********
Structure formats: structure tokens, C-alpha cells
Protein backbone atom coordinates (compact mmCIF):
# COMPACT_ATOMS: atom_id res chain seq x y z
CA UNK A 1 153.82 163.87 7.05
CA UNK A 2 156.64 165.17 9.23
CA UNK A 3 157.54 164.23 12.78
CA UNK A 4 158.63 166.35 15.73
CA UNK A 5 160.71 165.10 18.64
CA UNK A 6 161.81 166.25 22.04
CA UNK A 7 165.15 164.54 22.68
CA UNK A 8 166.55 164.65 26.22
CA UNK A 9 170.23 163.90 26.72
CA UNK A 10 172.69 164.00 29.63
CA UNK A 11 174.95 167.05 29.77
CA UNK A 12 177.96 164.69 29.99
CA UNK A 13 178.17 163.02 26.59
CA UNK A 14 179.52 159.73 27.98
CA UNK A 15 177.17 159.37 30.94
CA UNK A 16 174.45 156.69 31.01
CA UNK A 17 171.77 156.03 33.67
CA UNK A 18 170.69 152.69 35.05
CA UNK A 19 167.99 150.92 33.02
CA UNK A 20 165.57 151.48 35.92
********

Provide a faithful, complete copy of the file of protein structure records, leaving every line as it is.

Structure formats: structure tokens, C-alpha cells
Protein backbone atom coordinates (compact mmCIF):
# COMPACT_ATOMS: atom_id res chain seq x y z
CA UNK A 1 153.82 163.87 7.05
CA UNK A 2 156.64 165.17 9.23
CA UNK A 3 157.54 164.23 12.78
CA UNK A 4 158.63 166.35 15.73
CA UNK A 5 160.71 165.10 18.64
CA UNK A 6 161.81 166.25 22.04
CA UNK A 7 165.15 164.54 22.68
CA UNK A 8 166.55 164.65 26.22
CA UNK A 9 170.23 163.90 26.72
CA UNK A 10 172.69 164.00 29.63
CA UNK A 11 174.95 167.05 29.77
CA UNK A 12 177.96 164.69 29.99
CA UNK A 13 178.17 163.02 26.59
CA UNK A 14 179.52 159.73 27.98
CA UNK A 15 177.17 159.37 30.94
CA UNK A 16 174.45 156.69 31.01
CA UNK A 17 171.77 156.03 33.67
CA UNK A 18 170.69 152.69 35.05
CA UNK A 19 167.99 150.92 33.02
CA UNK A 20 165.57 151.48 35.92